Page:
A Capercaillie’s Home & Finnish Blogs

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Molly Doubleday, RSPB

Why Finland?

I always feel lucky in having such an incredible job and when I found out I was being funded to go to Finland for a week I was obviously thrilled.  I got this opportunity through Erasmus Arch network (more info here https://archnetwork.org/about/).  The theme of the trip was forestry and I was keen to learn about how capercaillie fit into this industry and Finland’s culture in general.  Finland has approximately 300,000 capercaillie or ‘metso’ which is the Finnish name.  That is far more than our 1000ish birds!  I will explore and compare factors that could explain this difference in this series of blogs.  

A capercaillie’s home

Capercaillie live in pine forests as they eat pine needles through the autumn/winter.  They also require a good understory of ground cover (i.e. blaeberry) and ideally some boggy areas to provide food for the spring/summer.  Capercaillie prefer large areas of forest that are linked (as opposed to fragmented pockets) as they are do not usually disperse large distances.  A key difference between these two countries is that Finland has approximately 75% forest cover compared to only 13% in Scotland.  Forestry is a key industry in Finland and the extent of trees is remarkable which is surely a reason that this country can support such high numbers of capercaillie.

Another key note is that Finland has apex predators (e.g. wolves, lynx and bears) which prey in the deer.  Deer management is required by humans in Scotland as otherwise overgrazing would prevent any forest expansion and result in little ground flora.  This can be very resource intensive and difficult to get the right balance between preventing overgrazing and also not reducing numbers so low that little grazing means heather grows to become ‘rank’ (very high) which will outcompete blaeberry.  I observed far less rank heather during our forest trips in Finland which suggests that deer numbers are at an optimum level – at least in the areas I visited!

Forestry methods used in Finland have intensified over the last few decades.  This means that clear-felling is often used which means large areas of forest are cut down during a short time frame.  This is opposed to maintaining continuous tree cover through thinning trees or felling small areas that are spread out. This means that large areas of habitat are reduced quickly and forest can become fragmented.  This is even more of an issue when considering lek sites where these birds gather to mate.  Capercaillie tend to return to the same lek area each year if conditions remain suitable and in Scotland these sites have a good degree of protection e.g. all that habitat cannot be removed.  However, this is not always the case in Finland where lek sites have been abandoned due to clear-felling.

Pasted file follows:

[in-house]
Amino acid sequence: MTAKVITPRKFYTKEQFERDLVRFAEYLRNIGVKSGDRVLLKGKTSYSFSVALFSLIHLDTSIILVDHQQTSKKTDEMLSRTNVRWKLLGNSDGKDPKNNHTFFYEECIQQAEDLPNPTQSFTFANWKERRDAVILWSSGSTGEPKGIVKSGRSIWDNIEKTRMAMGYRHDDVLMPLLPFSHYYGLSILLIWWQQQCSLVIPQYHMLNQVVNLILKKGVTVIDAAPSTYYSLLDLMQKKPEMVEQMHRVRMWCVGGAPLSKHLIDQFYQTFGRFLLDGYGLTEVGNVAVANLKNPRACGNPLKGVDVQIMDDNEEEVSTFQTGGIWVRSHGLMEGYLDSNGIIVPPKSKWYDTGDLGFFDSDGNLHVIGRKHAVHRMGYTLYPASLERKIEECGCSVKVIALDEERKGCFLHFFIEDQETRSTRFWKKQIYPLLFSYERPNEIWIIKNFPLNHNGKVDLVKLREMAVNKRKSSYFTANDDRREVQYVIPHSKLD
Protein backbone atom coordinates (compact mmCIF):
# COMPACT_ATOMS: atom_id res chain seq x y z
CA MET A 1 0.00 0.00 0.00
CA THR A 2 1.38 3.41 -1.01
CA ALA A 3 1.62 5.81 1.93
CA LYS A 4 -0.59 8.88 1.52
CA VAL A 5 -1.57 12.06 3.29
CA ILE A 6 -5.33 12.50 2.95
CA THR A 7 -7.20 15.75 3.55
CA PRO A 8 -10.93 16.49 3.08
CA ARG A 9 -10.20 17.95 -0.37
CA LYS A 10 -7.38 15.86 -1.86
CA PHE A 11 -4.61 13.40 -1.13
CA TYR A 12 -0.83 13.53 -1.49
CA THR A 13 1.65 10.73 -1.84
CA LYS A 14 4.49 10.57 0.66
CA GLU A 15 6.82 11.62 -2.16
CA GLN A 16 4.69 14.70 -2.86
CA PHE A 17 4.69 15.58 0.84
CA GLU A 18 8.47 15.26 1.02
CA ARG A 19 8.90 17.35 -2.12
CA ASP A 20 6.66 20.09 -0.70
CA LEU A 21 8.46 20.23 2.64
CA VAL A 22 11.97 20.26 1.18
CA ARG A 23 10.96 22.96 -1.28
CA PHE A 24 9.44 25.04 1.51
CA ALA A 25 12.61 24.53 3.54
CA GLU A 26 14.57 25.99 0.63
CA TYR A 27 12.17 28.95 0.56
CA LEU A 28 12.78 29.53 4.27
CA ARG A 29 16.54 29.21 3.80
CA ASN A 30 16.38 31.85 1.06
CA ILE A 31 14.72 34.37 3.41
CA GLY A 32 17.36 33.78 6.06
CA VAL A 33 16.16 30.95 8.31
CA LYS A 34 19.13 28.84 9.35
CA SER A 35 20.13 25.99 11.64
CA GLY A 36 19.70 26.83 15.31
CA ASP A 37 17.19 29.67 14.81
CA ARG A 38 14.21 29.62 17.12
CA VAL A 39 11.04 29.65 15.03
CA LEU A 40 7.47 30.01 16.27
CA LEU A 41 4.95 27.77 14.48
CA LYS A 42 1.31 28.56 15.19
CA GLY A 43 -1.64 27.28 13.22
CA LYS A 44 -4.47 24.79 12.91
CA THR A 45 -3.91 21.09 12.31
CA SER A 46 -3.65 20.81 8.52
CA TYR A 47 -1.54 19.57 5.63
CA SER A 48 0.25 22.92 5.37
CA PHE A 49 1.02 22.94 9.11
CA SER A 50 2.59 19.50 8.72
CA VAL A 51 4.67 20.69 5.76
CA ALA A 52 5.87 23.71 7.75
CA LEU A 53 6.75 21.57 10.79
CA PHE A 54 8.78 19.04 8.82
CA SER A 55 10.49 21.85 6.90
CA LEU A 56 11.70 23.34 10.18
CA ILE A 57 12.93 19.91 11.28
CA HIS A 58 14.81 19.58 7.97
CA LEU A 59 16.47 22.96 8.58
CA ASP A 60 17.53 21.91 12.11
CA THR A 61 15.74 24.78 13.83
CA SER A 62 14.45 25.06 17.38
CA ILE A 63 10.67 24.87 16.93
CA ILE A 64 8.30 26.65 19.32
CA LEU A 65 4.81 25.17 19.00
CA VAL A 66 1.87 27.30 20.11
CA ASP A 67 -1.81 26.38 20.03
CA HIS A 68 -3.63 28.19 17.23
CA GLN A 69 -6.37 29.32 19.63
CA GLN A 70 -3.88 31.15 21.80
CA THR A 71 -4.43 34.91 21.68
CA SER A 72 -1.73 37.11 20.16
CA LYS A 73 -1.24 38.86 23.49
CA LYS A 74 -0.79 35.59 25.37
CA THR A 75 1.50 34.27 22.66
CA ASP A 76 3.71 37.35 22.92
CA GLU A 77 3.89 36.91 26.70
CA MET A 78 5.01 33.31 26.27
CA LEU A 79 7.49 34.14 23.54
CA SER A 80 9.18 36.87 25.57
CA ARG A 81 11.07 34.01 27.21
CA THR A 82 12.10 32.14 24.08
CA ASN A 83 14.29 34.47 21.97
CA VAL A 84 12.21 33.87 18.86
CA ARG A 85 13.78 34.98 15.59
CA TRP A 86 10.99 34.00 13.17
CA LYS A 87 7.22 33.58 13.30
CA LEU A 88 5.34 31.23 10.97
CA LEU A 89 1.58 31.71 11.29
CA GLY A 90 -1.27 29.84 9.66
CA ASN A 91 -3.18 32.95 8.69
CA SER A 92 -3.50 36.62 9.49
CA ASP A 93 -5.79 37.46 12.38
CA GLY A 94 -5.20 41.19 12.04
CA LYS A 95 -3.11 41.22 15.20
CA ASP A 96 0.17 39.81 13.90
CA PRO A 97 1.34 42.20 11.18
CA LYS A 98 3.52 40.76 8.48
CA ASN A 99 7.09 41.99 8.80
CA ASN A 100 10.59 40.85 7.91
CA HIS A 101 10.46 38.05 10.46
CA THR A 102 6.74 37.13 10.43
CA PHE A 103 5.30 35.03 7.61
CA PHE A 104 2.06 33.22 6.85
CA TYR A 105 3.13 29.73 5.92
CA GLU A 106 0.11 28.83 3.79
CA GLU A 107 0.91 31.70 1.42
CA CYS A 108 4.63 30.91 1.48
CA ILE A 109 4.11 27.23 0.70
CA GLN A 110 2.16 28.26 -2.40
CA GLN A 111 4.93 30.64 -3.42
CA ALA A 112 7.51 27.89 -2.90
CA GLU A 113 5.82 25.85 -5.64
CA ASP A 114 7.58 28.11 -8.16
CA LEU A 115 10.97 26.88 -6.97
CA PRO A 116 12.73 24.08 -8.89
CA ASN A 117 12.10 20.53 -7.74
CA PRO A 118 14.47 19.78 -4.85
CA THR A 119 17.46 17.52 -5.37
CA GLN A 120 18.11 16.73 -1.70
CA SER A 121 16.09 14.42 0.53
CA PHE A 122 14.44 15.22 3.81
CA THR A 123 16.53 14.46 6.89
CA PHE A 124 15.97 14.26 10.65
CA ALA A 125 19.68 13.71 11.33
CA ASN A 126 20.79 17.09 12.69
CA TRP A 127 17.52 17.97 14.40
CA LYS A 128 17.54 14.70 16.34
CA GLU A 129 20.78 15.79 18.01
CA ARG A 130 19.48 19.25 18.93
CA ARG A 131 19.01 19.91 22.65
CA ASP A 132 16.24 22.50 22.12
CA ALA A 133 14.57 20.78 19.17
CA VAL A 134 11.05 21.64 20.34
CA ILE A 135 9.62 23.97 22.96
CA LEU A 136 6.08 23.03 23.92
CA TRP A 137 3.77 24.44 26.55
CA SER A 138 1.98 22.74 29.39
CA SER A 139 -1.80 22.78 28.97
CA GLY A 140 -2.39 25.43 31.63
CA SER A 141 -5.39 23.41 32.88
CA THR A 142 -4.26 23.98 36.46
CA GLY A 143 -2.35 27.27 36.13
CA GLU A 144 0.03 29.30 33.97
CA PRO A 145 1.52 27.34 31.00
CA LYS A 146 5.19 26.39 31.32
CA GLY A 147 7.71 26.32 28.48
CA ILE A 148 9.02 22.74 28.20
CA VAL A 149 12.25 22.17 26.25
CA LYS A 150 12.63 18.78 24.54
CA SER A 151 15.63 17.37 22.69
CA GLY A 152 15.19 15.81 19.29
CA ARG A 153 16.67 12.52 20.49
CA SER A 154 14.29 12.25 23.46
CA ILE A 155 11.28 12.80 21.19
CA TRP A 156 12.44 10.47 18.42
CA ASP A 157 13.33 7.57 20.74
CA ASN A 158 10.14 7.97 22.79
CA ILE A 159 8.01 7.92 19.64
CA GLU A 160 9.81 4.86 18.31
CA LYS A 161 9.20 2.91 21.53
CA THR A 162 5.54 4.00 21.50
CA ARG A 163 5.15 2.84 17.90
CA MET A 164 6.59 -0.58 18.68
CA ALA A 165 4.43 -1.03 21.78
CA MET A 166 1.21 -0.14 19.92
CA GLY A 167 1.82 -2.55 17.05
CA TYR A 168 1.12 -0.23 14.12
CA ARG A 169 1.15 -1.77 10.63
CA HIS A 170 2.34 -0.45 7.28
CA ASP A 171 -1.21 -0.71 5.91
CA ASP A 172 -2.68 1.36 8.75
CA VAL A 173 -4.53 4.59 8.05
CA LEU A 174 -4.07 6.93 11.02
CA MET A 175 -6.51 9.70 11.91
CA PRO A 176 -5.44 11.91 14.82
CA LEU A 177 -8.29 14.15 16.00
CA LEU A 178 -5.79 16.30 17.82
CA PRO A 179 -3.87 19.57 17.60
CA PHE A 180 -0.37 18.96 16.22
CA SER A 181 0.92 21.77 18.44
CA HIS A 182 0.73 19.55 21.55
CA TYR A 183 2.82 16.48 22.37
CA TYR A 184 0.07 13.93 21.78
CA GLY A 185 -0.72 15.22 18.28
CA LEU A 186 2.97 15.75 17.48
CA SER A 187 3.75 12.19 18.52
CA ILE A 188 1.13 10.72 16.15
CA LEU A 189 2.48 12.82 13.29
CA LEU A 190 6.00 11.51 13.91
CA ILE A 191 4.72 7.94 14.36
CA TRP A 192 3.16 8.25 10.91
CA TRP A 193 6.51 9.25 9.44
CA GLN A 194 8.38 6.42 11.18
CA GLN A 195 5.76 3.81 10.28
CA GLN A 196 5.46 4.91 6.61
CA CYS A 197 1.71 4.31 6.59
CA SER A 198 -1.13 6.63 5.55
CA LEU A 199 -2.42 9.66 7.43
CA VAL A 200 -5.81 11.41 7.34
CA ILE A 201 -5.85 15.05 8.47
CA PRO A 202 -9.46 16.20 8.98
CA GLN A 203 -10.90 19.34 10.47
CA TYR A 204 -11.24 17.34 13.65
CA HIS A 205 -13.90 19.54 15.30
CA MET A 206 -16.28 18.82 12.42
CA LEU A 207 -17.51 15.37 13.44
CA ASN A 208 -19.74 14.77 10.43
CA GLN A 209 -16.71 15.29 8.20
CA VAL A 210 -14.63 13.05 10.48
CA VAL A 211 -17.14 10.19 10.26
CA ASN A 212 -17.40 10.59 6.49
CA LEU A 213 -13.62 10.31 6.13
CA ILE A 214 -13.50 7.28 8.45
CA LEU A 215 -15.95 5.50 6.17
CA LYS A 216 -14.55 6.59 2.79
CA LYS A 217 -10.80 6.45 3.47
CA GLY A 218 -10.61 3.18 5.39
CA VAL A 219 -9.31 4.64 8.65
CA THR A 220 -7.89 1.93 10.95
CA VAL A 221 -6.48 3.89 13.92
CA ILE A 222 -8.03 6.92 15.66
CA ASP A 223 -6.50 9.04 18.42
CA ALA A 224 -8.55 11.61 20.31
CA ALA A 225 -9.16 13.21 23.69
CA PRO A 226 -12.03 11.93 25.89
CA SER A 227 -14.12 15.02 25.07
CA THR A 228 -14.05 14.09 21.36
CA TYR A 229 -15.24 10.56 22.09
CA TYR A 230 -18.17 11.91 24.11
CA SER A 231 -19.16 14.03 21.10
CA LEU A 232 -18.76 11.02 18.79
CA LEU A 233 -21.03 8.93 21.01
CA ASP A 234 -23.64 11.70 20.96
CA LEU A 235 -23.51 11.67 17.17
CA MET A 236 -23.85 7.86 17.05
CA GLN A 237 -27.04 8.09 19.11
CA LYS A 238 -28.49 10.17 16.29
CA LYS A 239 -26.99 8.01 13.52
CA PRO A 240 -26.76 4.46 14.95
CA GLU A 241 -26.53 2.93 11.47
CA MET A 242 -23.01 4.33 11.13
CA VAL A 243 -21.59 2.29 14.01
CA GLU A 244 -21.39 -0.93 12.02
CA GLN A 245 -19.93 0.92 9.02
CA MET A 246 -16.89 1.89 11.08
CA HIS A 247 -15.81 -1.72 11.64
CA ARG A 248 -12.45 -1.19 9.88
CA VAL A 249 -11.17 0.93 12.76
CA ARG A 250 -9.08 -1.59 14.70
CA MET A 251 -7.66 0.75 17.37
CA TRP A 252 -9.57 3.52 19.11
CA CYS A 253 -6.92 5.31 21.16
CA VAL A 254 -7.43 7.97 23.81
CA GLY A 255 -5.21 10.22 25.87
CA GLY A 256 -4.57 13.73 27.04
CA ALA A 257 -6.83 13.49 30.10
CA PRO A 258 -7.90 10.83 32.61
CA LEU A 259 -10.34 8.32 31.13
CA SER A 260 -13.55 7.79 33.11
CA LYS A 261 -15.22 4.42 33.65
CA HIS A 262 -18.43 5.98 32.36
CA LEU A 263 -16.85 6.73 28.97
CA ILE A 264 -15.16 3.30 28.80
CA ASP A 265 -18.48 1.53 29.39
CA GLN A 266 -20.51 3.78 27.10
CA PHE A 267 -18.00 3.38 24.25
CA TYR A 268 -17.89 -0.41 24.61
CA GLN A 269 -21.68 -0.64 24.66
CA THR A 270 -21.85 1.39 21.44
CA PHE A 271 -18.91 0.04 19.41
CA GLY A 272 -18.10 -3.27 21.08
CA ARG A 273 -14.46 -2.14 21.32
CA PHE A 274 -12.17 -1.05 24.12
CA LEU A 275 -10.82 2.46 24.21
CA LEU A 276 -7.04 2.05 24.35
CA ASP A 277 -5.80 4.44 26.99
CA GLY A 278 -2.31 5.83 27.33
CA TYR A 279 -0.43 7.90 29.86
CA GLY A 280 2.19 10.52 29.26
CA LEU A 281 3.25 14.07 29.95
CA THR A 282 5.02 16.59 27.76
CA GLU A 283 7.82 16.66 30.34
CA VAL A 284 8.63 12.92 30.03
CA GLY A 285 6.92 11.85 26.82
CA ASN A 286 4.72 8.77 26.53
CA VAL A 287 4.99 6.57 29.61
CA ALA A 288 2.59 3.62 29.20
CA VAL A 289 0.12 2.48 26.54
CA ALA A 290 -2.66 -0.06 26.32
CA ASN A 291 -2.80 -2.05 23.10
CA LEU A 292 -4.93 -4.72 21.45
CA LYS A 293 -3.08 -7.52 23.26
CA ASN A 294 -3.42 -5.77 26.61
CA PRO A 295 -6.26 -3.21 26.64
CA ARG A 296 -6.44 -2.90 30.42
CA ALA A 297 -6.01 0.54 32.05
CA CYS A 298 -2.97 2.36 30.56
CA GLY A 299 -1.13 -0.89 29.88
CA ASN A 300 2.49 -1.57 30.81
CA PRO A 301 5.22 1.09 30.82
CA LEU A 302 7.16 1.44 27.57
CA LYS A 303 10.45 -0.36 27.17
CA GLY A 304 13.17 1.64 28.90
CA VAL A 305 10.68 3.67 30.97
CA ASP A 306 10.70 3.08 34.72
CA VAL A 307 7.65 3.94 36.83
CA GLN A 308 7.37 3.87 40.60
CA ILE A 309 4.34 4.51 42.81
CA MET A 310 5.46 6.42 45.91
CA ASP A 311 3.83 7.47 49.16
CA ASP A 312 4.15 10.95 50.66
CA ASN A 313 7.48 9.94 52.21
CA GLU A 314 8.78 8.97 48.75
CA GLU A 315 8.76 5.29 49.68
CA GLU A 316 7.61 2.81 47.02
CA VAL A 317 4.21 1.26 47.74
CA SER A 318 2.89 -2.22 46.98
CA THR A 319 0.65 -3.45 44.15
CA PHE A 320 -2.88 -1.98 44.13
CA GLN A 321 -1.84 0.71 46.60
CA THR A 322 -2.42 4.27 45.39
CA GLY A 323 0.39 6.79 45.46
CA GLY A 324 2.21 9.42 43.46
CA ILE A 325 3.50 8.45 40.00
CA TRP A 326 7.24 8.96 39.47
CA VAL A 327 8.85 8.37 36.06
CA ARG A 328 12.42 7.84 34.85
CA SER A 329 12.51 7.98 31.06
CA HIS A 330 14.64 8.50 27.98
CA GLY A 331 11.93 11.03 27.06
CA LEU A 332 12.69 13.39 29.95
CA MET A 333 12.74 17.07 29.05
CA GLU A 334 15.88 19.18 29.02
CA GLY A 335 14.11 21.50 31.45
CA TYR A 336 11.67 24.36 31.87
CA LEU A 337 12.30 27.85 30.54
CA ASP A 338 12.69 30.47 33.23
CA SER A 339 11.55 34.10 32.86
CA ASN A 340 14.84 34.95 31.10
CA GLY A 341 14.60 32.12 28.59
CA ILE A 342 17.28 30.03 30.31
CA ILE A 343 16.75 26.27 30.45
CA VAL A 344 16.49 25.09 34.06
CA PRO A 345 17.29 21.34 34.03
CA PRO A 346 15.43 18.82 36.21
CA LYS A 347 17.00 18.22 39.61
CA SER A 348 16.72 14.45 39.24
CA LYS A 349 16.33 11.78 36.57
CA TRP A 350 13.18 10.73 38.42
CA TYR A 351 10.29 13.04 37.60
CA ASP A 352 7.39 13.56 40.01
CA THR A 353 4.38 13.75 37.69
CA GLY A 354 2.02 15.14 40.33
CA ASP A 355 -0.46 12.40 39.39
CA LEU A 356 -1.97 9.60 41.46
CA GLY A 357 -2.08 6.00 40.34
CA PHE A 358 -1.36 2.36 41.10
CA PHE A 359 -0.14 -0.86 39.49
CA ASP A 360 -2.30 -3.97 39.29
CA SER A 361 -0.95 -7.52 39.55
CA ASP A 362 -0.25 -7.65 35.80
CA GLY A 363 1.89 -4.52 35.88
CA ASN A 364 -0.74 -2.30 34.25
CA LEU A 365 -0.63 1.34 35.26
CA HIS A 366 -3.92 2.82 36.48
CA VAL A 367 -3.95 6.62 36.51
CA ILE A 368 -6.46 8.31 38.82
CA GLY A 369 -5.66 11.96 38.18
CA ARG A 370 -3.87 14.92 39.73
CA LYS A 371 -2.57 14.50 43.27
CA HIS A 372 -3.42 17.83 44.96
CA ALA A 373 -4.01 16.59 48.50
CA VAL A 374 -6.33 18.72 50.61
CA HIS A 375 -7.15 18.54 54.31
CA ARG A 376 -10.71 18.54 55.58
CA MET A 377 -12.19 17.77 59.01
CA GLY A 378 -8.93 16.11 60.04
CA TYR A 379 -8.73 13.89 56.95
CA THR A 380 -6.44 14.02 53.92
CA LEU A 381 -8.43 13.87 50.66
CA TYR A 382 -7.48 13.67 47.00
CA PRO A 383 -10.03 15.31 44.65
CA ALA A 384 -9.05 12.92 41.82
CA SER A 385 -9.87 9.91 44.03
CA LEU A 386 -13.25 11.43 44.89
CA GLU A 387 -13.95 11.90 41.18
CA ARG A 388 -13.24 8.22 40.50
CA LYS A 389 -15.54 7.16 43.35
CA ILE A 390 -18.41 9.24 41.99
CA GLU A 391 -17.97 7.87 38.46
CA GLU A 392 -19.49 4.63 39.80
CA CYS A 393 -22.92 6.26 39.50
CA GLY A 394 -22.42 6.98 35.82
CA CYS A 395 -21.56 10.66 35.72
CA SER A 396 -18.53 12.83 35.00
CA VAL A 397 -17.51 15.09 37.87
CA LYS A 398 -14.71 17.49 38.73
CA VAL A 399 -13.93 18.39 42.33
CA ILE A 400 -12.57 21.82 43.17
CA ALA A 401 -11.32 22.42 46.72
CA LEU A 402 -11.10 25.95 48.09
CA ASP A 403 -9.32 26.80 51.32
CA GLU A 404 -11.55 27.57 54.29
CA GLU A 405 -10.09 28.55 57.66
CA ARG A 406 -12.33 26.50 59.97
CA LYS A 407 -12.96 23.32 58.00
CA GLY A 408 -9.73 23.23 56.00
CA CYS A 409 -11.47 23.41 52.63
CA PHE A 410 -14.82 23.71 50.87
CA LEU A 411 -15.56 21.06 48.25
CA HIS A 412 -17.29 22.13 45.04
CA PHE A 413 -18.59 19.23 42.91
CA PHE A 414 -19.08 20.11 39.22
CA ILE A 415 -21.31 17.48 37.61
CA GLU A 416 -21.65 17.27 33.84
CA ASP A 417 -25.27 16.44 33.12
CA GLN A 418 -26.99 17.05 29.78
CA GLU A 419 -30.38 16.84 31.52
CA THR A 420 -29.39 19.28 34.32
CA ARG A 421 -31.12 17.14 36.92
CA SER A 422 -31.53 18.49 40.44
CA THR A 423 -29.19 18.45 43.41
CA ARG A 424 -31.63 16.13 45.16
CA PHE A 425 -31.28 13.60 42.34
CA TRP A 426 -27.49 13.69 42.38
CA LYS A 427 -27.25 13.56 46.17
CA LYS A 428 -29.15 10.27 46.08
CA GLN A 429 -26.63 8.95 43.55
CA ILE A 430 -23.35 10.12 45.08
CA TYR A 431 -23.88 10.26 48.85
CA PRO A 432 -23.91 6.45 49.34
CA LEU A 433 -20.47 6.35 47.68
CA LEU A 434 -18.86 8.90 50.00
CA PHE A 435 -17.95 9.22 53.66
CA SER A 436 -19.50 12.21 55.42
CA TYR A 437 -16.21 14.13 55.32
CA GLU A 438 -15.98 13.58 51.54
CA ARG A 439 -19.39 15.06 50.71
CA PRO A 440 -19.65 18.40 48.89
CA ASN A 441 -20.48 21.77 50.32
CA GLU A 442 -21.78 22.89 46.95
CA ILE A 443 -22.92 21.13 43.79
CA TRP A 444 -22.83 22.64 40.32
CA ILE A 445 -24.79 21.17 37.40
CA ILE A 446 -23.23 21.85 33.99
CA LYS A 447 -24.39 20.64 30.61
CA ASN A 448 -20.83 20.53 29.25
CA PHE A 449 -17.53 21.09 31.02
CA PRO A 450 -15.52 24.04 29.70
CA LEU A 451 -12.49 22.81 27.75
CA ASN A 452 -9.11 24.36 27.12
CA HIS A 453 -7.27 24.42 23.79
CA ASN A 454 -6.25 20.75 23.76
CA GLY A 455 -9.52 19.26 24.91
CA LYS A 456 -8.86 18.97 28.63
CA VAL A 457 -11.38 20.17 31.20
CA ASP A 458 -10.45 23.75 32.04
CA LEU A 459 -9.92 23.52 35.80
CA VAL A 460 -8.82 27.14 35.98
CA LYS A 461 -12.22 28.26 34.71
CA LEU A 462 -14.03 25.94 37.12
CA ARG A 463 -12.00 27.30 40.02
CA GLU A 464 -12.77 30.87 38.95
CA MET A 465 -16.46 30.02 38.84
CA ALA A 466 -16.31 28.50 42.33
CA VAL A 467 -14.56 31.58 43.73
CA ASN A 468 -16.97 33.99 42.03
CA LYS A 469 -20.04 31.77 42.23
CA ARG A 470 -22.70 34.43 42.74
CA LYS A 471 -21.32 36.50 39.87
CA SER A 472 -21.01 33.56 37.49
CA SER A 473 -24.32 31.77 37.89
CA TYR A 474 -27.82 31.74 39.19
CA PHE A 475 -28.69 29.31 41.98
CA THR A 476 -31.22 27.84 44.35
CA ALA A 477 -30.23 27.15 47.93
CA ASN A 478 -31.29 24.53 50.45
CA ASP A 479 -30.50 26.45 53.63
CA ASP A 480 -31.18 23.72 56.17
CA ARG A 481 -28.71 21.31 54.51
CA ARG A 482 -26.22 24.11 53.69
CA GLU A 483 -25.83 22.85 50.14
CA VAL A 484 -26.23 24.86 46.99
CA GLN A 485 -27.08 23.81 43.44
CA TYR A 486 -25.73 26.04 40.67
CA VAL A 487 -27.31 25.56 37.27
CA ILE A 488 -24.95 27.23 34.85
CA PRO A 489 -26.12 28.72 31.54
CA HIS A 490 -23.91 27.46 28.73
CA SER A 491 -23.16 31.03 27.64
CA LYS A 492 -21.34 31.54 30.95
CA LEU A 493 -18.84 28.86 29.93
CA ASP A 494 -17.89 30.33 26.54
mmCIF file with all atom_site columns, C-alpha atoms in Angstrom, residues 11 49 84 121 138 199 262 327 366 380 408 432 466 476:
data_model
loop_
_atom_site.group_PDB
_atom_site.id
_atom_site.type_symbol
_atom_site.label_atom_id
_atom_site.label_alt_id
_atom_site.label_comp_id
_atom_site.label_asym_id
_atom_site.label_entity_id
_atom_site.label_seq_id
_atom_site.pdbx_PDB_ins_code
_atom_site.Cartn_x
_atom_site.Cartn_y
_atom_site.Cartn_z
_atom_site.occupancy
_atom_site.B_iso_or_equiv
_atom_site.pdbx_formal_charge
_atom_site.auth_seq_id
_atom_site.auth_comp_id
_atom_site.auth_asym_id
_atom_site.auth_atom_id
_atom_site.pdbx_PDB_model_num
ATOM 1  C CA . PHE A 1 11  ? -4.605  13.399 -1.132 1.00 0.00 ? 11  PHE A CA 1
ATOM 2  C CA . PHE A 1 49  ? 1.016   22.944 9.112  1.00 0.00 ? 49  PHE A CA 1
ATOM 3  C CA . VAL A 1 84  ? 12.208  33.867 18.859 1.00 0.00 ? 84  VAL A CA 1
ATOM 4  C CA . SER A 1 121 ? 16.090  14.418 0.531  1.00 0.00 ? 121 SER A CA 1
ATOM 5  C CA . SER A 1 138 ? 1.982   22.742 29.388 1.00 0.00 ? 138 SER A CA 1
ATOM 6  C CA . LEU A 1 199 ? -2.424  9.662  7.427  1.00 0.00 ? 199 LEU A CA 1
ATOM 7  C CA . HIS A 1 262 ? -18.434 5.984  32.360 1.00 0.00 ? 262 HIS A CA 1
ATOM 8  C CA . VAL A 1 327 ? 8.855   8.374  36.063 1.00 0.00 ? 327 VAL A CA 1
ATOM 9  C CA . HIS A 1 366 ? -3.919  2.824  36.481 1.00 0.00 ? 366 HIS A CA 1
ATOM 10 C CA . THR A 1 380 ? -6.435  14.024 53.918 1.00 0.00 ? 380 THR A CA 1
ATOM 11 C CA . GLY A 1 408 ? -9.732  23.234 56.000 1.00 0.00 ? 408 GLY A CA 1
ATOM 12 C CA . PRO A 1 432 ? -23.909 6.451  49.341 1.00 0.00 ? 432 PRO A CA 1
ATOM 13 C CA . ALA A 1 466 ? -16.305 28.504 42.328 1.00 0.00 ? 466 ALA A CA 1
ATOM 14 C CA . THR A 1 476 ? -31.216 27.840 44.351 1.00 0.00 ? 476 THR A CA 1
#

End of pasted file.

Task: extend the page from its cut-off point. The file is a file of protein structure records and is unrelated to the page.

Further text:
However, capercaillie do have more protection in the context of National Parks in Finland.  We visited two of these parks which have been designed since 1982.  These parks differ to those in Scotland as people do not live and work in them like they do here so they are purely focused on protecting the wildlife whilst allowing some managed recreation.  These parks are extensive so provide some safe areas for capercaillie as these forests are protected.  There is also increasing awareness of the importance of lek sites so these have begun to get more protection.

So, although Finland has significantly more habitat, these birds face their own challenges.  In fact, capercaillie are declining in Finland with some populations reducing by 80% with unsuitable forestry work being one of the major threats.  This trip just reinforced that wildlife conservation is never simple…

The predator question  

Finland is home to apex predators (e.g. wolves, bears, lynx) which helps suppress deer numbers to a more natural level which minimises the habitat damage that deer can have e.g. overgrazing of key capercaillie food species.  These apex predators should also suppress mesopredators (i.e. those ‘mid-ranking’ animals such as foxes) through competition and direct predation in some cases.  A significant threat to Scottish capercaillie is predation by these generalist mesopredators.  Their numbers can be very high as there are no top predators to control them.  In some areas, predators are controlled by humans in the attempt to protect capercaillie e.g. culling of foxes and crows.  However, the situation gets more complicated in Scotland when some of these predators themselves are also protected e.g. pine martins and badgers.  This has led some researchers to question the role of predator control at all as other species may just benefit e.g. taking out foxes may increase pine martin numbers.  It’s all a complicated mess that has once again resulted from humans meddling.